Wednesday, January 28, 2009

How to be a Classical Philologist

This is adapted from a passage in Laurand's Manuel des ├ętudes grecques et latines (v. 3, VII 353-6). It's simple, commonsensical, and generally good advice. And classicists need to be reminded now and again to do the actual work of philology lest they be, as one old professor used to say, all hat and no cow.

  1. The Reading of ancient texts.
    • This is too often neglected. People read about but never read Plato, for example.
    • How to read (different but indispensable approaches):
      • In-depth, slow reading (lente, pace Nietzsche)
        • understanding all of the questions
        • produces much fruit
        • one can never read all of Plato in this way, or can read Herodotus but misses the big picture
      • Very rapid reading
        • understanding the big picture, outside connections
        • ensures that you never become too narrow-minded
    • You need calm, privacy, tranquility if you are to be moved by reading the great works.
  2. The Reading of Modern Works.
    • These should be read in so far as they aid comprehension.
    • Commentators, critics, historians, philologists, linguists, grammarians, etc. can offer many insights in your goal of understanding ancient texts.
  3. Should you take notes?
    • Often people take too many, then seeing the futility, never take enough.
    • How you should take notes:
      • Briefly give your general impression.
      • Note the general value of a modern work and how it might be useful.
      • Consider how useful your note will be.  Be economical and
        practical.
        • If the index or some other reference will make it easy to find a reference, you're wasting time and effort in writing too much.
      • Use notebooks.  Note cards are generally inefficient, inconvenient, and easily lost.  They have only limited use in organizing certain kinds of research.
The importance laid upon reading here is at the heart of Housman's famous remarks in the classic essay on The Application of Thought to Textual Criticism. This long quotation is well worth reading through (and gives context to the harshest of his words often viewed as pure invective):
[It] is only a minority of those who engage in this study who are sincerely bent upon the discovery of truth. We all know that the discovery of truth is seldom the sole object of political writers; and the world believes, justly or unjustly, that it is not always the sole object of theologians: but the amount of sub-conscious dishonesty which pervades the textual criticism of the Greek and Latin classics is little suspected except by those who have had occasion to analyse it. People come upon this field bringing with them prepossessions and preferences; they are not willing to look all facts in the face, nor to draw the most probable conclusion unless it is also the most agreeable conclusion. Most men are rather stupid, and most of those who are not stupid are, consequently, rather vain; and it is hardly possible to step aside from the pursuit of truth without falling a victim either to your stupidity or else to your vanity. Stupidity will then attach you to received opinions, and you will stick in the mud; or vanity will set you hunting for novelty, and you will find mare's-nests. Added to these snares and hindrances there are the various forms of partisanship: sectarianism, which handcuffs you to your own school and teachers and associates, and patriotism, which handcuffs you to your own country. Patriotism has a great name as a virtue, and in civic matters, at the present stage of the world's history, it possibly still does more good than harm; but in the sphere of intellect it is an unmitigated nuisance. I do not know which cuts the worse figure: a German scholar encouraging his countrymen to believe that "wir Deutsche" have nothing to learn from foreigners, or an Englishman demonstrating the unity of Homer by sneers at "Teutonic professors," who are supposed by his audience to have goggle eyes behind large spectacles, and ragged moustaches saturated in lager beer, and consequently to be incapable of forming literary judgments.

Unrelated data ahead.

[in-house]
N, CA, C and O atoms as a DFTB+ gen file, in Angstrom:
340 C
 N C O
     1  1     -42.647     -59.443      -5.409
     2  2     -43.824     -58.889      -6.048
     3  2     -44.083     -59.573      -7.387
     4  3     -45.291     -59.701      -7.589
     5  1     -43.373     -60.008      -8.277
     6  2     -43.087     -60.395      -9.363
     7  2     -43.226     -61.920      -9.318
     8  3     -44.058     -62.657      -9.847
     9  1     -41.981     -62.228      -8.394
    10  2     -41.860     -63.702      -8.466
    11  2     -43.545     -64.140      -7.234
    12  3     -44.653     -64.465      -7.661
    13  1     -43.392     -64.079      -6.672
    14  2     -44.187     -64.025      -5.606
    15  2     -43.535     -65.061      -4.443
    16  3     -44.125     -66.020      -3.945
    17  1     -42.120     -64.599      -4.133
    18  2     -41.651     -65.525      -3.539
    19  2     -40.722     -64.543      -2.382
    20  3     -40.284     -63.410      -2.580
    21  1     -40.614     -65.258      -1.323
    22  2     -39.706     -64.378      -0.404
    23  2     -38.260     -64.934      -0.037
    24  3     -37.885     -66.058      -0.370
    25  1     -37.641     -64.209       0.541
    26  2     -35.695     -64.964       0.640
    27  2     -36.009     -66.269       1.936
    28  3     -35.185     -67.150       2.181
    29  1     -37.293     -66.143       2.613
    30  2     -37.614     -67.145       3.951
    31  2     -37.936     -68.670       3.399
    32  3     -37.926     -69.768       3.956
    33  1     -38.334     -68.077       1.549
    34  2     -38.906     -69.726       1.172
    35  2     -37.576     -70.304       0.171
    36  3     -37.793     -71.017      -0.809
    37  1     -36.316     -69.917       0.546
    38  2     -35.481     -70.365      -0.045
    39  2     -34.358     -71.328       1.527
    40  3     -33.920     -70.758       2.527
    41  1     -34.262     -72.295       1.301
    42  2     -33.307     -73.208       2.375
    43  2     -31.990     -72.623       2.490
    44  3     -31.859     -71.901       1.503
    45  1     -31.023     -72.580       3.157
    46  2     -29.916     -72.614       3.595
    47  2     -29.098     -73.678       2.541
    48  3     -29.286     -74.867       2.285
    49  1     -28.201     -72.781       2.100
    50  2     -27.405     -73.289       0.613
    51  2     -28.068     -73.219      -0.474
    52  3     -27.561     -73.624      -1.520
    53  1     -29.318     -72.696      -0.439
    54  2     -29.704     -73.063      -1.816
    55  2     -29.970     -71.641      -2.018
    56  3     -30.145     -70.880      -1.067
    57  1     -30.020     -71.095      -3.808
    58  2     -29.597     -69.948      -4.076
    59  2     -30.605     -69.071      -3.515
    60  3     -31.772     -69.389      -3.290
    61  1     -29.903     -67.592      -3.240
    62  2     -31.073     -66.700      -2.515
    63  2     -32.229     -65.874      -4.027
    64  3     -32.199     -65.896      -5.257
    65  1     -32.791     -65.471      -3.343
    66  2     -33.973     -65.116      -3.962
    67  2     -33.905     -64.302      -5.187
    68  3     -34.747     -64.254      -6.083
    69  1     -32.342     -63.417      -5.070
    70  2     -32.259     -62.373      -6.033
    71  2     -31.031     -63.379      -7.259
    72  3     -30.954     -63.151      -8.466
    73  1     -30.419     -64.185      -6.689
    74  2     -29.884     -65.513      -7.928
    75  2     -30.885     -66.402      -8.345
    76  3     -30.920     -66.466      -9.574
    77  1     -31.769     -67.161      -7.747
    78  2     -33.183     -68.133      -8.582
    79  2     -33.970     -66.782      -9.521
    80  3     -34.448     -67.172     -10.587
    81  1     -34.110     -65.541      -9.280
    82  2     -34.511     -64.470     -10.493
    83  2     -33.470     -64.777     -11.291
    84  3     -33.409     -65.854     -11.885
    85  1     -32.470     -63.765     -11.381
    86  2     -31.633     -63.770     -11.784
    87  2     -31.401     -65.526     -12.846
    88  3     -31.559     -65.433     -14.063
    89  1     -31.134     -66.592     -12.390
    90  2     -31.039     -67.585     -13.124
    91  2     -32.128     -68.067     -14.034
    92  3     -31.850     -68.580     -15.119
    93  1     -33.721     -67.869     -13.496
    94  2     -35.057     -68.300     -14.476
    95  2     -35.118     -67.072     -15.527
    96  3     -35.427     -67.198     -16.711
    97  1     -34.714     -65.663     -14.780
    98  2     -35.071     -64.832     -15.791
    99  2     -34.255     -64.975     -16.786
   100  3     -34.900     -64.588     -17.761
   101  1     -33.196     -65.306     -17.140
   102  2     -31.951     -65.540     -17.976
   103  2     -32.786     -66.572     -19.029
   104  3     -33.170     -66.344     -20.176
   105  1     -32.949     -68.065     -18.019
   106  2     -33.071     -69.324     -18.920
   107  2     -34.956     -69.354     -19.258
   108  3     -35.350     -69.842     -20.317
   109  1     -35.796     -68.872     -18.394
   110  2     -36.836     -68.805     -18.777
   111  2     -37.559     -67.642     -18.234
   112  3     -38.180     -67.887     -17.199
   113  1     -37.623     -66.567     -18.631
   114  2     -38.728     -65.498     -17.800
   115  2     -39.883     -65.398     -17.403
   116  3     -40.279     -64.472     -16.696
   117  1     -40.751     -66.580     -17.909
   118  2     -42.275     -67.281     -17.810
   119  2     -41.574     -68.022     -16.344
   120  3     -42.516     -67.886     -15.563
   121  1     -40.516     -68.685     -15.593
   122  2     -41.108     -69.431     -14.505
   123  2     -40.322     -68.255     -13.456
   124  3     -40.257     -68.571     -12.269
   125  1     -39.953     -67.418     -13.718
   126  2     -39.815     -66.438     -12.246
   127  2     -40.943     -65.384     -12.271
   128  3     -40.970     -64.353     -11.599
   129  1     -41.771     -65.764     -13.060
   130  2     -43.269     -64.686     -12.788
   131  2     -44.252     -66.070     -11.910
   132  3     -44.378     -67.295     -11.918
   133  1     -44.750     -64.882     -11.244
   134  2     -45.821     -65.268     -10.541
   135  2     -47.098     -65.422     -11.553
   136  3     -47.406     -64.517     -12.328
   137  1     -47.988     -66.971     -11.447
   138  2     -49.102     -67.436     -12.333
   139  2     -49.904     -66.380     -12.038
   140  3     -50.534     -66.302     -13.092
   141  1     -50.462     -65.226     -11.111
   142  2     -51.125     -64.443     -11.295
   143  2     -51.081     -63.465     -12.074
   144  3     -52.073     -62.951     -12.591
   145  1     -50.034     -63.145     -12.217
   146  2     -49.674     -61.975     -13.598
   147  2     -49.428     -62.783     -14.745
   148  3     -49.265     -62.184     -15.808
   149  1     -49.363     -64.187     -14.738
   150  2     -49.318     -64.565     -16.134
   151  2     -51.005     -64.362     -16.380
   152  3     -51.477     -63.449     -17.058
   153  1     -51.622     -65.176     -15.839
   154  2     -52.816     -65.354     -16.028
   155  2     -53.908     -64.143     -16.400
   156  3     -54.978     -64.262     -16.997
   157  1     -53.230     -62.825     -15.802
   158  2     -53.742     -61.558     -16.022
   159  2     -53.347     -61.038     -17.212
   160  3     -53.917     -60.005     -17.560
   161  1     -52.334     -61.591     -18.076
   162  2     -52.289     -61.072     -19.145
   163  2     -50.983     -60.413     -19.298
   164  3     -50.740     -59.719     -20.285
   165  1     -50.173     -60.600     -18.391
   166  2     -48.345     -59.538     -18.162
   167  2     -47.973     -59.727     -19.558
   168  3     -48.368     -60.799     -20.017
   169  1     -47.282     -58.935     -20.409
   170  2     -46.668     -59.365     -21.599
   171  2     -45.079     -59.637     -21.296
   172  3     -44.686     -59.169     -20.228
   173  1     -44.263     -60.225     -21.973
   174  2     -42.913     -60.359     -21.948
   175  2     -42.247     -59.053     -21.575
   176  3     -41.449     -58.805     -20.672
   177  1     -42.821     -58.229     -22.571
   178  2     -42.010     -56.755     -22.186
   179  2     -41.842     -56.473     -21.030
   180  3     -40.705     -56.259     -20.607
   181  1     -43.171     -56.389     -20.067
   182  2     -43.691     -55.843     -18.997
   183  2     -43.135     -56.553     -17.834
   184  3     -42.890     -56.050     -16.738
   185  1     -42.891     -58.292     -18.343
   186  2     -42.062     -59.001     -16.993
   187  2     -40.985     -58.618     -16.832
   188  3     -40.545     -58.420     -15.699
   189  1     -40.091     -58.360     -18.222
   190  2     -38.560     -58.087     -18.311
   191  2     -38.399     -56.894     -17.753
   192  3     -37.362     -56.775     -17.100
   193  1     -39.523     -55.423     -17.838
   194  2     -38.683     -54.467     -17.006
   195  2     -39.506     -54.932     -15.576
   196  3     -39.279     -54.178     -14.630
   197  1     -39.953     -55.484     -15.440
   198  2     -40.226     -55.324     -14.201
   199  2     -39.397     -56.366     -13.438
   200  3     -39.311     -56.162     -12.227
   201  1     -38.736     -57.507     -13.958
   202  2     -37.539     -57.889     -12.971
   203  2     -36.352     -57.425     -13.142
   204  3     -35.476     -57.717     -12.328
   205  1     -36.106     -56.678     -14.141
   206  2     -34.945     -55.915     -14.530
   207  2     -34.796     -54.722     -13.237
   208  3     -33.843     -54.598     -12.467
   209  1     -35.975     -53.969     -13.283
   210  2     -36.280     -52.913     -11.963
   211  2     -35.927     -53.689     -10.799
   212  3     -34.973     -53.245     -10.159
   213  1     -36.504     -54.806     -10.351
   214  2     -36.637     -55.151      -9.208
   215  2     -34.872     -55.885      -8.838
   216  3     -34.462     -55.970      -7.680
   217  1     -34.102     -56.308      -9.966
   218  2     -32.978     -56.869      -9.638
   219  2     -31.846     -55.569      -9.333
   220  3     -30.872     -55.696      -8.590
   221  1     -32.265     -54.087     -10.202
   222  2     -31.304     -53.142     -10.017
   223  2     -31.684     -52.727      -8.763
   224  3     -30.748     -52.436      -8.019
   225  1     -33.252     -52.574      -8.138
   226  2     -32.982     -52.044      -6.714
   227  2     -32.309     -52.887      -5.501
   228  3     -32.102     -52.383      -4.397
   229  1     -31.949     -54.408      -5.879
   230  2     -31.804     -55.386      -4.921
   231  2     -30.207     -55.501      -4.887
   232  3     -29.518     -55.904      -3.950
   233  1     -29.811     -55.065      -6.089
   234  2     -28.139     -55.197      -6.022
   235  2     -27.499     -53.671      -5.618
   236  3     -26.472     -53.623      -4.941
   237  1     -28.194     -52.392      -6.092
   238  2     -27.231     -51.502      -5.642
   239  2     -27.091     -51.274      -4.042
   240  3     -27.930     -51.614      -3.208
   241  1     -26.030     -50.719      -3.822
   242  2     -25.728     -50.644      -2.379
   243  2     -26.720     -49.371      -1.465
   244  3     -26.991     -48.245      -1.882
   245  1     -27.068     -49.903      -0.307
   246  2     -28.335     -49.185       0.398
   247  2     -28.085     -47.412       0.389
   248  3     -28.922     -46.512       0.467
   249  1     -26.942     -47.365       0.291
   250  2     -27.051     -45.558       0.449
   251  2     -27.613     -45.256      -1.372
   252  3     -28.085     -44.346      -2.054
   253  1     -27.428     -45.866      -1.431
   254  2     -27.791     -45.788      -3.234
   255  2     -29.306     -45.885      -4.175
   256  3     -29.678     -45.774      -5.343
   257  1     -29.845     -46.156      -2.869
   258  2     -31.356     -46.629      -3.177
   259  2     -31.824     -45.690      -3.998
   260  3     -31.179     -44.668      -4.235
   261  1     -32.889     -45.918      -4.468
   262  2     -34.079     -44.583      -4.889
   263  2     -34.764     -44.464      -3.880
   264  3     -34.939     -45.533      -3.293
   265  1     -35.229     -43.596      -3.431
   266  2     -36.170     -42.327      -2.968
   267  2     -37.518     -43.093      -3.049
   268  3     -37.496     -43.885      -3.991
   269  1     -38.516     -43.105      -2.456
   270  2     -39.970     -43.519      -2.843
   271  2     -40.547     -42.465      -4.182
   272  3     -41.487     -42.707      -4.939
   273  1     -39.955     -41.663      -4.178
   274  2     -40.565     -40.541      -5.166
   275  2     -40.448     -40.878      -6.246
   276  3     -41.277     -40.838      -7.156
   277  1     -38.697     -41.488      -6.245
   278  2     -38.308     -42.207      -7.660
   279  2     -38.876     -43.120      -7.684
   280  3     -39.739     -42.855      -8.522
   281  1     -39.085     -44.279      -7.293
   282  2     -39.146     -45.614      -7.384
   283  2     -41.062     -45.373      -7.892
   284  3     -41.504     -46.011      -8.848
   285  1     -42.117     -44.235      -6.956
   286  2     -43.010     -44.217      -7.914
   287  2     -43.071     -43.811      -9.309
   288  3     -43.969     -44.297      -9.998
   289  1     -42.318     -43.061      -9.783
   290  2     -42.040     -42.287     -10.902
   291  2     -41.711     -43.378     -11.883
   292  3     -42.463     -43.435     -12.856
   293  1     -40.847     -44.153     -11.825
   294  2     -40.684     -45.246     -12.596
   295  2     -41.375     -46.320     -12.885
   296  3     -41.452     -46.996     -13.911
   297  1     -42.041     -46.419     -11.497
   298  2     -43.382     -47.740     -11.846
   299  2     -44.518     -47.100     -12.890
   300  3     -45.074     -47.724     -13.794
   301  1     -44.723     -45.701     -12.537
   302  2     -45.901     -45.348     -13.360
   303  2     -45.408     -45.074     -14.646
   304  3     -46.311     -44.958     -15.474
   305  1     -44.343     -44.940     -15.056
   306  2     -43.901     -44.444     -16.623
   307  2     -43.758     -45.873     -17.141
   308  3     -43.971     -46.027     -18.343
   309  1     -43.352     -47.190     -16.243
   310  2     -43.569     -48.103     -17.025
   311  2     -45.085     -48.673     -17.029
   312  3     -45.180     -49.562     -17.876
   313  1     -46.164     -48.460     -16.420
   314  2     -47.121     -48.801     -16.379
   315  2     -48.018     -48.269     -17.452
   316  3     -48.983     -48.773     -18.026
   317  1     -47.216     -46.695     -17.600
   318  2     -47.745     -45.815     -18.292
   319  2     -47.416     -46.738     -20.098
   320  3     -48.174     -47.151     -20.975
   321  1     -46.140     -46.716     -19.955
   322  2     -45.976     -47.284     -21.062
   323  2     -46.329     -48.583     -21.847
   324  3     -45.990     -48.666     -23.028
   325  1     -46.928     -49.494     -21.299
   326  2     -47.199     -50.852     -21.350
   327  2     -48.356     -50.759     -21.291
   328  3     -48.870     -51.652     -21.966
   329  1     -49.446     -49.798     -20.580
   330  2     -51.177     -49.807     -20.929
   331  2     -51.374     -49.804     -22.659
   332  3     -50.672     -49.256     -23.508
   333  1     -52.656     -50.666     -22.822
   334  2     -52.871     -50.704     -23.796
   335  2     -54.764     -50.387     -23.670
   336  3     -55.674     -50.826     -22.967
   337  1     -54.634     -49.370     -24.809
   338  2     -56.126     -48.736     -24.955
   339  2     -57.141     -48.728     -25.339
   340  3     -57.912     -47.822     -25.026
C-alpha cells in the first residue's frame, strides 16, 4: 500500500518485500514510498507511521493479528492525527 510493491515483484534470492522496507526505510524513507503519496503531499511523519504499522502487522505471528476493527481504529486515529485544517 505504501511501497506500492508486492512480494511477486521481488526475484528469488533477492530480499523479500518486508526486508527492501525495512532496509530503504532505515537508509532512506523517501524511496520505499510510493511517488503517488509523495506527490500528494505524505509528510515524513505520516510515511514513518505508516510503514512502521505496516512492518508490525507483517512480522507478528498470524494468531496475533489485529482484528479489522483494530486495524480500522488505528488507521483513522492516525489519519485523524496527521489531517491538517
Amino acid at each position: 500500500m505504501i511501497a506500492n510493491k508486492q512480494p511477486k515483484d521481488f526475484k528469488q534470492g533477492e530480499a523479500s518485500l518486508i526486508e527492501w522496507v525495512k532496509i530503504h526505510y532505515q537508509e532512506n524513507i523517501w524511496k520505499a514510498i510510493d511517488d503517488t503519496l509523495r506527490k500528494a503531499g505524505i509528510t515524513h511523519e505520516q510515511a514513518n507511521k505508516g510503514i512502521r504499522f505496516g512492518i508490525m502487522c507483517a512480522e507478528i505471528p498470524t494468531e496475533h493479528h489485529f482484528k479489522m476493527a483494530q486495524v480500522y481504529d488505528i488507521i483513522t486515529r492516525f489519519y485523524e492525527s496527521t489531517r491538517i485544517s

I've put the most oft-quoted passage in bold italics.

The essential point to my mind is that one should forgo all secondary considerations, such as traditional interpretations, faddish theories, and personal or national interests, and rather seek truth in the evidence. In the case of classical philology, the evidence is to be found in the remnants of the past aided by the proven methods of allied fields (such as archaeology and palaeography). There is a science to much of the study of antiquity, but there is also an art to the study of literature, and it is one that can not be mastered without reading the texts, as much as one can, now for the forest, now for the trees.

But read, damn it!

2 comments:

Mark said...

Bravo. Your outline brings to mind Mortimer Adler's "How To Read A Book," which would benefit all who haven't read it yet...

Anonymous said...

Housman's essay is wonderful - I'm no philologist, but that passage you highlight rings true for scholars in almost any discipline

Most men are rather stupid, and most of those who are not stupid are, consequently, rather vain; and it is hardly possible to step aside from the pursuit of truth without falling a victim either to your stupidity or else to your vanity. Stupidity will then attach you to received opinions, and you will stick in the mud; or vanity will set you hunting for novelty, and you will find mare's-nests.